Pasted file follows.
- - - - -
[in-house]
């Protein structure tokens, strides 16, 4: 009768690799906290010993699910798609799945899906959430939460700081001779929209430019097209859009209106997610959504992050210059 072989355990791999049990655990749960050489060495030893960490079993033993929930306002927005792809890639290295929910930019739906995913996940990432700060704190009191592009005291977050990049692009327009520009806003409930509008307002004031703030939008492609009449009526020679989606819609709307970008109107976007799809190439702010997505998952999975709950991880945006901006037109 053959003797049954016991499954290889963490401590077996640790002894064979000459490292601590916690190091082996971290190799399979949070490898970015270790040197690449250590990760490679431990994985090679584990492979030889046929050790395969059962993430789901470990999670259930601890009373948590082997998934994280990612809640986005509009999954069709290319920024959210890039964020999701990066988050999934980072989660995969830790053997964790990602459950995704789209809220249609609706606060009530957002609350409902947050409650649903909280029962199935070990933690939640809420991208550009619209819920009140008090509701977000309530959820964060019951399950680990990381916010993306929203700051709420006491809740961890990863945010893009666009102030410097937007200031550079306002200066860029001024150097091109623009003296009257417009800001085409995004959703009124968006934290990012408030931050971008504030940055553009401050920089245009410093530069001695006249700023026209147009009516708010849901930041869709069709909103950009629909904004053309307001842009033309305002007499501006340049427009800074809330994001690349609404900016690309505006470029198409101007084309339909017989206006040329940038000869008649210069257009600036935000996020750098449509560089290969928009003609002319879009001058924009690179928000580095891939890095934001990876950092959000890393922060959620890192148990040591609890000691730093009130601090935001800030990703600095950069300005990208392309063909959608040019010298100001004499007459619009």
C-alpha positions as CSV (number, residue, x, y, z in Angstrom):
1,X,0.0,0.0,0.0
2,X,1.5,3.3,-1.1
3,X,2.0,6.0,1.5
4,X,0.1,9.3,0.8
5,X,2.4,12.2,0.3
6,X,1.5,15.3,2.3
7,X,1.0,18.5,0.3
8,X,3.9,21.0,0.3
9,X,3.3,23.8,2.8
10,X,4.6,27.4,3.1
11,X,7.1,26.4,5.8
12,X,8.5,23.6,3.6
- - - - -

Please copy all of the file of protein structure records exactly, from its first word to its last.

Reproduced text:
[in-house]
């Protein structure tokens, strides 16, 4: 009768690799906290010993699910798609799945899906959430939460700081001779929209430019097209859009209106997610959504992050210059 072989355990791999049990655990749960050489060495030893960490079993033993929930306002927005792809890639290295929910930019739906995913996940990432700060704190009191592009005291977050990049692009327009520009806003409930509008307002004031703030939008492609009449009526020679989606819609709307970008109107976007799809190439702010997505998952999975709950991880945006901006037109 053959003797049954016991499954290889963490401590077996640790002894064979000459490292601590916690190091082996971290190799399979949070490898970015270790040197690449250590990760490679431990994985090679584990492979030889046929050790395969059962993430789901470990999670259930601890009373948590082997998934994280990612809640986005509009999954069709290319920024959210890039964020999701990066988050999934980072989660995969830790053997964790990602459950995704789209809220249609609706606060009530957002609350409902947050409650649903909280029962199935070990933690939640809420991208550009619209819920009140008090509701977000309530959820964060019951399950680990990381916010993306929203700051709420006491809740961890990863945010893009666009102030410097937007200031550079306002200066860029001024150097091109623009003296009257417009800001085409995004959703009124968006934290990012408030931050971008504030940055553009401050920089245009410093530069001695006249700023026209147009009516708010849901930041869709069709909103950009629909904004053309307001842009033309305002007499501006340049427009800074809330994001690349609404900016690309505006470029198409101007084309339909017989206006040329940038000869008649210069257009600036935000996020750098449509560089290969928009003609002319879009001058924009690179928000580095891939890095934001990876950092959000890393922060959620890192148990040591609890000691730093009130601090935001800030990703600095950069300005990208392309063909959608040019010298100001004499007459619009």
C-alpha positions as CSV (number, residue, x, y, z in Angstrom):
1,X,0.0,0.0,0.0
2,X,1.5,3.3,-1.1
3,X,2.0,6.0,1.5
4,X,0.1,9.3,0.8
5,X,2.4,12.2,0.3
6,X,1.5,15.3,2.3
7,X,1.0,18.5,0.3
8,X,3.9,21.0,0.3
9,X,3.3,23.8,2.8
10,X,4.6,27.4,3.1
11,X,7.1,26.4,5.8
12,X,8.5,23.6,3.6